Too often, entrepreneurs take a reactive approach to reviewing the legal aspects of their business. But that can lead to avoidable liability risks, missed opportunities, and a less-than-ideal tax scenario. When business owners adopt a “don’t fix it unless it’s broken” mindset, they may not recognize ways they can improve their business.
On the other hand, entrepreneurs who do a midyear legal checkup gain the insights they need to make informed decisions about their business entity type, tax election, and more. In this post, I’ll share some legal considerations worth looking at—and asking an attorney for guidance about—to ensure your business stays on the most successful path.
1. Is your business structure still the right choice for your company?
Many businesses begin as one type of business entity type, and then as they grow and become more complex, they discover a different structure will better suit their needs. For example, often one-person businesses begin as sole proprietorships to keep administration simple and compliance responsibilities minimal, but as they hire employees, expand services, and gain more customers, they opt to form an LLC or incorporate to obtain liability protection, tax flexibility (e.g., S Corp election), and more funding opportunities (e.g., attracting investors or being able to sell stock).
2. Does it make sense to broaden your horizons into another state (or states)?
Perhaps your business has proven itself in your current market and you find you will need to expand to grow. Maybe extending your products or services to another state (or multiple states) is the answer to building upon your success. Before acting, it’s critical to research which state(s) will offer you the most opportunities. It’s also essential to consider whether establishing a new entity or foreign qualifying your existing entity in the new state will benefit you the most.
3. Is the time right for expanding your portfolio of products and services?
If adding a new line of business has been on your wish list, but the regulatory climate or other factors were keeping you from taking the plunge, reassess your situation. If the barriers to entry have gone away, now may be the time to pursue your vision.
Other Articles From AllBusiness.com:
- The Complete 35-Step Guide for Entrepreneurs Starting a Business
- 25 Frequently Asked Questions on Starting a Business
- 50 Questions Angel Investors Will Ask Entrepreneurs
- 17 Key Lessons for Entrepreneurs Starting a Business
4. Do you need more hands on deck to get the job done?
Honestly assess your staffing situation. If you and any existing employees or contractors are overworked and overwhelmed, maybe you should consider adding more staff or hiring additional vendors to keep up. If insufficient human resources are causing you to miss out on opportunities, preventing you from providing exceptional customer service and support, or otherwise detracting from your company’s success, you will want to address the issue sooner rather than later. Likewise, evaluate the team you have in place and identify where professional development is needed to bring lackluster performers up to speed.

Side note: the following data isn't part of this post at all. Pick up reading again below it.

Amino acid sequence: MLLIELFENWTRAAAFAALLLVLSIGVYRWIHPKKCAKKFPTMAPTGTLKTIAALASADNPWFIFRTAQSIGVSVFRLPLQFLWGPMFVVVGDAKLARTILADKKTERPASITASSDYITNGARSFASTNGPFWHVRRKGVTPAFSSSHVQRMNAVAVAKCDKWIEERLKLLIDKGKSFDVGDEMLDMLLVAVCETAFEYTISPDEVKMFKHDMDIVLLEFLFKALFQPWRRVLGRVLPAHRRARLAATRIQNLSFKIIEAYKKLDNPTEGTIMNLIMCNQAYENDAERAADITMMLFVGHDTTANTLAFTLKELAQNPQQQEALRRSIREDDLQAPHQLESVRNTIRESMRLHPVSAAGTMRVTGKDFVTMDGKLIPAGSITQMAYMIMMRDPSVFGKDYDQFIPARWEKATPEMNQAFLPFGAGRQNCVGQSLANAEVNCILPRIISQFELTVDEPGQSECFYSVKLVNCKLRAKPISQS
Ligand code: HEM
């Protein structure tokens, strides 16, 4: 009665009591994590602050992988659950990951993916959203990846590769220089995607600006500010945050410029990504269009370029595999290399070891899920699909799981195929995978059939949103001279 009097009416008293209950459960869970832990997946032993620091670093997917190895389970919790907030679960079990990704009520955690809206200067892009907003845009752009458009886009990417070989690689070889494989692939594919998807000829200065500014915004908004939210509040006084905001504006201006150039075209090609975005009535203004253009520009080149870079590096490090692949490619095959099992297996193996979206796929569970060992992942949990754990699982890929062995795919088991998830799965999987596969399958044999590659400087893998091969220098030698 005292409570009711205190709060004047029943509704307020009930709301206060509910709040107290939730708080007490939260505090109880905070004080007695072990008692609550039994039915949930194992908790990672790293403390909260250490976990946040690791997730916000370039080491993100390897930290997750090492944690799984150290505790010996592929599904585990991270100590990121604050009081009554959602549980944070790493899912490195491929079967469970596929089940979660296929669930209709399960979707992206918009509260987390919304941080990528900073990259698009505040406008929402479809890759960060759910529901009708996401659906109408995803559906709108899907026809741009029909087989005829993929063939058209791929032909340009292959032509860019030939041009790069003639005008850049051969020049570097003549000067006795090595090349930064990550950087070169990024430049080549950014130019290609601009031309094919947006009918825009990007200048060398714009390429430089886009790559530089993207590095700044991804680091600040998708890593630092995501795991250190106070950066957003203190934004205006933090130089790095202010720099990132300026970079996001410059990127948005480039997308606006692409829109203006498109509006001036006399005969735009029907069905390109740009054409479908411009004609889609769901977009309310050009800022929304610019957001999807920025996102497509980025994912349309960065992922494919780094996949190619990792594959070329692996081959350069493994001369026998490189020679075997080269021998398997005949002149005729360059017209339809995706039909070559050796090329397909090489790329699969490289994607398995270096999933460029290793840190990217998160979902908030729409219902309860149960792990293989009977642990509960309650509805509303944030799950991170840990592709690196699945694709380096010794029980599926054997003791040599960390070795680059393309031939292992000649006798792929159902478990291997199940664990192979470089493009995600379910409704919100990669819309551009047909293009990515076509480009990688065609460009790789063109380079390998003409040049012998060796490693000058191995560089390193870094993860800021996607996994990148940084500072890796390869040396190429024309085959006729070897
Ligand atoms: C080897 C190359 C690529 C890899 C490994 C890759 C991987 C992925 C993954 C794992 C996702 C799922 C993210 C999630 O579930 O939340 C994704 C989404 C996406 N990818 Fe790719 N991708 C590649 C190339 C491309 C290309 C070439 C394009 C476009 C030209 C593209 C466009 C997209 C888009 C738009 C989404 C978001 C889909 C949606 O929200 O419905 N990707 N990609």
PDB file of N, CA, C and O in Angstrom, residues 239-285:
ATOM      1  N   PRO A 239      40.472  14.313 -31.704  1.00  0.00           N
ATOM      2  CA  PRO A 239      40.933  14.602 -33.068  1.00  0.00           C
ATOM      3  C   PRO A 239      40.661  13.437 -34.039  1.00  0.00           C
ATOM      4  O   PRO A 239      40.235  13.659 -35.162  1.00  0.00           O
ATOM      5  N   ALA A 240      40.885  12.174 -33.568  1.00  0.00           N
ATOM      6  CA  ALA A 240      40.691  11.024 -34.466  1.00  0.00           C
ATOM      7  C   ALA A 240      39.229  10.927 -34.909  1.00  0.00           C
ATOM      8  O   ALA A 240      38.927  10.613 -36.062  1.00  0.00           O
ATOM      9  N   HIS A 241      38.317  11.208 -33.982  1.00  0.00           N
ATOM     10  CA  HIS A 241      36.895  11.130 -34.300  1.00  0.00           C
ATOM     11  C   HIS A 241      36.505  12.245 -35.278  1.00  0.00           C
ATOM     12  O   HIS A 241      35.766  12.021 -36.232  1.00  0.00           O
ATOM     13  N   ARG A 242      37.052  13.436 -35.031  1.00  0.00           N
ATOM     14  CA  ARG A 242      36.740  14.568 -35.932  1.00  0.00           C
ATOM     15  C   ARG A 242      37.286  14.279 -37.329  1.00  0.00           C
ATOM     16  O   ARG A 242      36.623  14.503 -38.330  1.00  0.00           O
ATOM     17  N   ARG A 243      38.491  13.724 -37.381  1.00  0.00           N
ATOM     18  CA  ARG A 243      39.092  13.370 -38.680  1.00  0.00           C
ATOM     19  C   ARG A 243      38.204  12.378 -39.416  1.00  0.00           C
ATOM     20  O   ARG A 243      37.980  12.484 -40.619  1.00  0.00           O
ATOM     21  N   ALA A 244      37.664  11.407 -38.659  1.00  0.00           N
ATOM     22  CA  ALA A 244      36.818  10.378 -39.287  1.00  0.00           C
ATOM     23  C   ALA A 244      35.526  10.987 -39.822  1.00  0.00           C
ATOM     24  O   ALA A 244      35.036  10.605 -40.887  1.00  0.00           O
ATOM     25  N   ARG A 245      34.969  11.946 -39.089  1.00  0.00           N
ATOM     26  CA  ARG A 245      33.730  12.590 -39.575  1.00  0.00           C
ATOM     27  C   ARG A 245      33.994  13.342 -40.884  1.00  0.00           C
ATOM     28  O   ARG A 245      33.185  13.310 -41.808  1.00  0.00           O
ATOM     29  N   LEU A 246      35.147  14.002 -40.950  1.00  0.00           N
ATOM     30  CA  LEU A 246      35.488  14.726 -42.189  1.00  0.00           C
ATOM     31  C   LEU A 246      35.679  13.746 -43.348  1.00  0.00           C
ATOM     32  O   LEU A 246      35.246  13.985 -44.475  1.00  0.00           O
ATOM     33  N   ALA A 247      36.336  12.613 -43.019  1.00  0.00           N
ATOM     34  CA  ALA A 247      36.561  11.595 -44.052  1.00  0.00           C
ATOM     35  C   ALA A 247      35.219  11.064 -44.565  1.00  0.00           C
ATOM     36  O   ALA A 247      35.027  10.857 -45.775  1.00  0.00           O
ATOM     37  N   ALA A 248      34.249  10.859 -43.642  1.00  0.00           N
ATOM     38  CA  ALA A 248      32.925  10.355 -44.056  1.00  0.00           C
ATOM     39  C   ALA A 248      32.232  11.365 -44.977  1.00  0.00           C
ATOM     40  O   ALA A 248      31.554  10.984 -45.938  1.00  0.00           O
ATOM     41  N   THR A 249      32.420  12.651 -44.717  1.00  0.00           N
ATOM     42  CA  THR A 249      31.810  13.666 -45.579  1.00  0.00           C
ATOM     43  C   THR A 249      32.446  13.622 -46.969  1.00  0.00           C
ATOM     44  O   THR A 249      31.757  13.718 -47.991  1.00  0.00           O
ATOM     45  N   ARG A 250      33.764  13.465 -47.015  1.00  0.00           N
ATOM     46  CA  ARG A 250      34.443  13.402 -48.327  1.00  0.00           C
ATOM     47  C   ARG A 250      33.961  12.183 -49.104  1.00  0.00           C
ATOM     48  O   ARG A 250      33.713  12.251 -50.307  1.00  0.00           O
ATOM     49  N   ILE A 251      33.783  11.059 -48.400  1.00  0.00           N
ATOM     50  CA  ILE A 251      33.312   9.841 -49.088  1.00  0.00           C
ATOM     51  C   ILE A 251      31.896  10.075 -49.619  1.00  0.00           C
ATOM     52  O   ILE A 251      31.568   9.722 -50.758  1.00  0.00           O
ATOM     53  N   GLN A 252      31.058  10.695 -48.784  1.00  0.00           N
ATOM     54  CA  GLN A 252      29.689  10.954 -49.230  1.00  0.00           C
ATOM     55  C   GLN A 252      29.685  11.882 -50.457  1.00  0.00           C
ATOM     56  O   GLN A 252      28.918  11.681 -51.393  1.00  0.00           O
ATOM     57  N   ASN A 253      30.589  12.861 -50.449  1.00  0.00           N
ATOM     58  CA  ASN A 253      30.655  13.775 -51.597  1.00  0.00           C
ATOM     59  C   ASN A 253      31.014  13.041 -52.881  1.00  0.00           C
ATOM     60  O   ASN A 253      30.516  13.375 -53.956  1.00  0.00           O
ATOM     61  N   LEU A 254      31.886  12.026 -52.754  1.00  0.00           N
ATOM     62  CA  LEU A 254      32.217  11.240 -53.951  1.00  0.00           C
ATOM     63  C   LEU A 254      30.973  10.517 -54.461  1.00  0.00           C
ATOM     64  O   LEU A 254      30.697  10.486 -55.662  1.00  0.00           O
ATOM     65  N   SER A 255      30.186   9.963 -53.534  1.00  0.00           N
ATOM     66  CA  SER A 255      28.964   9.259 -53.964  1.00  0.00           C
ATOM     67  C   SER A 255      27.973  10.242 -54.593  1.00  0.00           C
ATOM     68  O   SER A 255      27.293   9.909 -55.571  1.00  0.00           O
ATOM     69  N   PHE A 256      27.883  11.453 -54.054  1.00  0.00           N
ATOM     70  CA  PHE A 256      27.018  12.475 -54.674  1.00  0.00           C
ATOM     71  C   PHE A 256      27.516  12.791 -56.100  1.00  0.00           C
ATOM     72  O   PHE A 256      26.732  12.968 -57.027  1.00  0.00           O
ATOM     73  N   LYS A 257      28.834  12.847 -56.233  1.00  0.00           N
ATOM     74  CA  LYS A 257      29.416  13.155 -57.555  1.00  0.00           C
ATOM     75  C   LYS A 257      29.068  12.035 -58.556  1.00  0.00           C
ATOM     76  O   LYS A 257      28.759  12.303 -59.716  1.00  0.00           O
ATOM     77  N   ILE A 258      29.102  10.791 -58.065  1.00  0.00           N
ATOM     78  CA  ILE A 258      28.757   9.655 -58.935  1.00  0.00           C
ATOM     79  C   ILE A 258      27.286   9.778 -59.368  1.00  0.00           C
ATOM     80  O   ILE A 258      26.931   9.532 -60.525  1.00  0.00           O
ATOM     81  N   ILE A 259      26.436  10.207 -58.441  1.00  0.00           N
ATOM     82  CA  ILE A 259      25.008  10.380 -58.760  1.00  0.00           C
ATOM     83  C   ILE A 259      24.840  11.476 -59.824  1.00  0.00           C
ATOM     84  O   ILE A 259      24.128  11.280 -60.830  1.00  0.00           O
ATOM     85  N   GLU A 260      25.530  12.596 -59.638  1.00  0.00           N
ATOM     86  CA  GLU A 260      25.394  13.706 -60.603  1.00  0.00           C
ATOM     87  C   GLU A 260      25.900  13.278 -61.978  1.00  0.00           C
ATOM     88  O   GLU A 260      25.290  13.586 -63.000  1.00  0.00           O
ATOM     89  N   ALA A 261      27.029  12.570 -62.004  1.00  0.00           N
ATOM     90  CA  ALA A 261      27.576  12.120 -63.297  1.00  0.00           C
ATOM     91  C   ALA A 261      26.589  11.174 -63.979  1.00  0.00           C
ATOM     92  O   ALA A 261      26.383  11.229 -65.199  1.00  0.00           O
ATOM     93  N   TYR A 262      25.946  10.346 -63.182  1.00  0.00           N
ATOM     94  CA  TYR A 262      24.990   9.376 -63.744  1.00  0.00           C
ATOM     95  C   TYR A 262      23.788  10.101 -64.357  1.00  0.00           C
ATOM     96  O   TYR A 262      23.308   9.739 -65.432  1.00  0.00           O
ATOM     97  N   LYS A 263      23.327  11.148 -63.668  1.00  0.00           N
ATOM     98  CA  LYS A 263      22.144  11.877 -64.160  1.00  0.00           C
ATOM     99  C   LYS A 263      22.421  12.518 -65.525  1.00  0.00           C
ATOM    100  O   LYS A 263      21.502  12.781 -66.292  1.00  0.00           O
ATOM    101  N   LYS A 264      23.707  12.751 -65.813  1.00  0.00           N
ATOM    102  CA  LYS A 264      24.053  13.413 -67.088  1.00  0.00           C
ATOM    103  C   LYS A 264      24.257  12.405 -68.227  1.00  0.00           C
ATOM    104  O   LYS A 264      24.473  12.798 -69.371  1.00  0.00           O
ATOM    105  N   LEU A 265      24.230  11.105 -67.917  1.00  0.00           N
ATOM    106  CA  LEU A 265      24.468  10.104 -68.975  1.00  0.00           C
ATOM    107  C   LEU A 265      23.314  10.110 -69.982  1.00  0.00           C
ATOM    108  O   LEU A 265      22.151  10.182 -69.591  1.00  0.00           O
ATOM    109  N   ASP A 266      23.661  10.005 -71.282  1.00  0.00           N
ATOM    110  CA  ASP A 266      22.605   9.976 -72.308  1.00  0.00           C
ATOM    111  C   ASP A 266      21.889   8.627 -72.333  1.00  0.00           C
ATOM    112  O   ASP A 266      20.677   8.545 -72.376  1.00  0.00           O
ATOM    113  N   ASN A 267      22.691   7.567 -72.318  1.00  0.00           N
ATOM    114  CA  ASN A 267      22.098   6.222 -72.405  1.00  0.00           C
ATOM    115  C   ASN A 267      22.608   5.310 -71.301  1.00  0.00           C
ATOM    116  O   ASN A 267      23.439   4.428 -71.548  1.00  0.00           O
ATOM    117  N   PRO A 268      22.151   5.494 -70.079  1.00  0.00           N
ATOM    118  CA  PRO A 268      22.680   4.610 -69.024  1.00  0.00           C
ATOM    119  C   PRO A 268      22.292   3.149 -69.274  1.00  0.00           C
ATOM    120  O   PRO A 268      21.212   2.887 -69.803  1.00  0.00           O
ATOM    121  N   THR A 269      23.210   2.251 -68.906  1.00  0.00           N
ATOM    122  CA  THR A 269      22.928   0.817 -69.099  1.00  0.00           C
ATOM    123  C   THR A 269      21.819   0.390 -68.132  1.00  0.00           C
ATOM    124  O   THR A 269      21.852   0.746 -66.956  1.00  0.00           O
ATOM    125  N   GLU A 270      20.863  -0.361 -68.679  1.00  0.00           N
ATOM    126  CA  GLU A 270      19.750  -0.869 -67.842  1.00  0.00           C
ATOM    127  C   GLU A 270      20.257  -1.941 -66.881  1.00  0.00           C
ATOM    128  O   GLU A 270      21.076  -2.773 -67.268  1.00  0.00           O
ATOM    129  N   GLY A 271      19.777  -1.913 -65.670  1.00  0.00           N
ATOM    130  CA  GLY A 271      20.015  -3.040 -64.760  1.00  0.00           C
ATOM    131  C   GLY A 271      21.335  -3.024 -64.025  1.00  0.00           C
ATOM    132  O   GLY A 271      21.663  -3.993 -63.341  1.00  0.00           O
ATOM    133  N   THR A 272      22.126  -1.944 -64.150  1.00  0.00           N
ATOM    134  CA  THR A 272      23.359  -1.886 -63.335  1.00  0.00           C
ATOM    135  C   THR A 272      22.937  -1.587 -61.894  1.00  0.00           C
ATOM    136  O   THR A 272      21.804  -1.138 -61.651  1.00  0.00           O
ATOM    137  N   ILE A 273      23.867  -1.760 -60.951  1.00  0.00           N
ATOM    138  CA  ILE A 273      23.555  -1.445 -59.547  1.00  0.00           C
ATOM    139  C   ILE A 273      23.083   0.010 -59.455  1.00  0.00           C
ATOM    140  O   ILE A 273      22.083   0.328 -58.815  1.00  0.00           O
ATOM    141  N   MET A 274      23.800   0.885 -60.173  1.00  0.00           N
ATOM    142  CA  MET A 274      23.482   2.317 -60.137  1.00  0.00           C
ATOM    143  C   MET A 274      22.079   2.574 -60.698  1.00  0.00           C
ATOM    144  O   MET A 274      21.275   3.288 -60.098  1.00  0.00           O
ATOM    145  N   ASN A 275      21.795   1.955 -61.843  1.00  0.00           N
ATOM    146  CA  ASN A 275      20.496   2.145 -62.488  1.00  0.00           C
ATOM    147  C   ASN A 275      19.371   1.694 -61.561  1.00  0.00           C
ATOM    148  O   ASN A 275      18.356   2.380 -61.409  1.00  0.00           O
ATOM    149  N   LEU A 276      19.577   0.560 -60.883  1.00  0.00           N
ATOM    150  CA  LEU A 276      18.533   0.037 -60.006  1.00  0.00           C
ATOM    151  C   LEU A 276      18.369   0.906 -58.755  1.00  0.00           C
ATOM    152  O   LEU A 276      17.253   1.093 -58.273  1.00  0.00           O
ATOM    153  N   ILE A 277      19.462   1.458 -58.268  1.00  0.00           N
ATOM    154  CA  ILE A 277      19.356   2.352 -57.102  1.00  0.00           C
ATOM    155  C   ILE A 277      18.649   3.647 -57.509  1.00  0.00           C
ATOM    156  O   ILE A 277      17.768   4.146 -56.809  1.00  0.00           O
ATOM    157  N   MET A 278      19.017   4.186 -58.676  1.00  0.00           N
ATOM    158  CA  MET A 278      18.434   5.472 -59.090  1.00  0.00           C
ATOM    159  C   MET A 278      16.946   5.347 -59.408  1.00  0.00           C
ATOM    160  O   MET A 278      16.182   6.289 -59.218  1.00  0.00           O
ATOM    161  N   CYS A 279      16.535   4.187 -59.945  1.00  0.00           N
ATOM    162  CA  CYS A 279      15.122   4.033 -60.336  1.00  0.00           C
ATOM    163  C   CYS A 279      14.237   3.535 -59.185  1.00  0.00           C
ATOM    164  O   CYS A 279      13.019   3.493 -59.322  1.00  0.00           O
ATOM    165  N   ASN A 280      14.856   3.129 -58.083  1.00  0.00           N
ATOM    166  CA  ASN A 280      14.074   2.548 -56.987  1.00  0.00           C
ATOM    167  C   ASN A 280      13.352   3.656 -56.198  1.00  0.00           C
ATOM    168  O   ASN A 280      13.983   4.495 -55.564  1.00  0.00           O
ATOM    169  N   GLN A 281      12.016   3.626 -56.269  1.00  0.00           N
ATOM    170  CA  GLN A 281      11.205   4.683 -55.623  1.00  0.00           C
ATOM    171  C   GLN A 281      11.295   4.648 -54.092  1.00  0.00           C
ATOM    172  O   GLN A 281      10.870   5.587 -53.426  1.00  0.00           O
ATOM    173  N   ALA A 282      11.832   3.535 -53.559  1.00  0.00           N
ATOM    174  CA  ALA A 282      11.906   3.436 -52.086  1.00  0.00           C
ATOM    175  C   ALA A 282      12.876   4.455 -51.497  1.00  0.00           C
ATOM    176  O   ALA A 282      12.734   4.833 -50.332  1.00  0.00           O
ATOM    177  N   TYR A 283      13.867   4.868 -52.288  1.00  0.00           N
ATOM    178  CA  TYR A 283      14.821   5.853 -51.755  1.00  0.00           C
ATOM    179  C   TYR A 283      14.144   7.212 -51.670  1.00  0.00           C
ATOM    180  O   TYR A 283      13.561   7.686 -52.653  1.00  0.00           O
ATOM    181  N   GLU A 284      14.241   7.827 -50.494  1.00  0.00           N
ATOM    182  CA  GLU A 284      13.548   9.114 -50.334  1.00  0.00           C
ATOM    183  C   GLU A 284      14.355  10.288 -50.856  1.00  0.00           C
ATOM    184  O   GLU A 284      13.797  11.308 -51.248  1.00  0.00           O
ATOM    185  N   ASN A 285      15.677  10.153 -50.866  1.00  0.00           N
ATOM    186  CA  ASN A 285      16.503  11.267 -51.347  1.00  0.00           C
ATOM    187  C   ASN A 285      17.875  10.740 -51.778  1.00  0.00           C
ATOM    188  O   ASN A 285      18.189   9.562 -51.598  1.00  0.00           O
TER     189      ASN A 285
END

If this will be your first time hiring employees, make sure you understand the laws regarding job applications, interviews, drug testing, etc. There are federal and state laws that you will need to abide by during the hiring process and beyond.
5. Are you on top of all your business compliance responsibilities?
Running a business comes with ongoing legal obligations. The specific responsibilities and when they must be taken care of will vary according to where a company is located and its business structure. Many states require LLCs and corporations to submit annual reports, and corporations (even some LLCs) must hold annual meetings. If any changes have occurred concerning the company name, business address, board of directors membership, management format, type of stock issued, or other significant modifications, a business must report them to the state.
Also, many licenses and permits (such as local business licenses, sales tax permits, health permits, professional licenses, etc.) must be renewed. And, of course, it’s critical to file and pay taxes on time. Midyear is an ideal time to verify that you’re caught up on anything that was due earlier in the year and prepared for anything that you must do in the near future to stay compliant and in good standing.
Where to turn for advice
As you work through this checklist, consider asking an attorney and accountant for guidance to help ensure you’re making the best decisions for your company and doing what you must to keep your company legally intact. The more expert insight you have, the better you’ll be positioned to move your business forward.
The post A Midyear Business Legal Checkup for Small Business Owners appeared first on AllBusiness.com
The post A Midyear Business Legal Checkup for Small Business Owners appeared first on AllBusiness.com. Click for more information about Nellie Akalp.